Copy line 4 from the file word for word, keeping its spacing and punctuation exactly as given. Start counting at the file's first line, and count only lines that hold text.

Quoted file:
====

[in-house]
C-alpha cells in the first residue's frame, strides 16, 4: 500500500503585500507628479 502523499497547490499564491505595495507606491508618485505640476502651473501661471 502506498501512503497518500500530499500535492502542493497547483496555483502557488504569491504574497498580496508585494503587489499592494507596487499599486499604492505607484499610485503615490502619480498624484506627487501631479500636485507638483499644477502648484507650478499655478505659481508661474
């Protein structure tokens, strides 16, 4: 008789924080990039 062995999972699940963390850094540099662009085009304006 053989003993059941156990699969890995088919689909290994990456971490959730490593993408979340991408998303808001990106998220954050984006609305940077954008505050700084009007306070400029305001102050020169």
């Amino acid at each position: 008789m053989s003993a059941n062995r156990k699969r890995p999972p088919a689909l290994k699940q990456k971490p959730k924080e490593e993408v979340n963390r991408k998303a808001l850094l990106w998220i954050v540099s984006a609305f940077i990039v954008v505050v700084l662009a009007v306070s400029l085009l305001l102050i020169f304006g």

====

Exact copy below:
């Amino acid at each position: 008789m053989s003993a059941n062995r156990k699969r890995p999972p088919a689909l290994k699940q990456k971490p959730k924080e490593e993408v979340n963390r991408k998303a808001l850094l990106w998220i954050v540099s984006a609305f940077i990039v954008v505050v700084l662009a009007v306070s400029l085009l305001l102050i020169f304006g």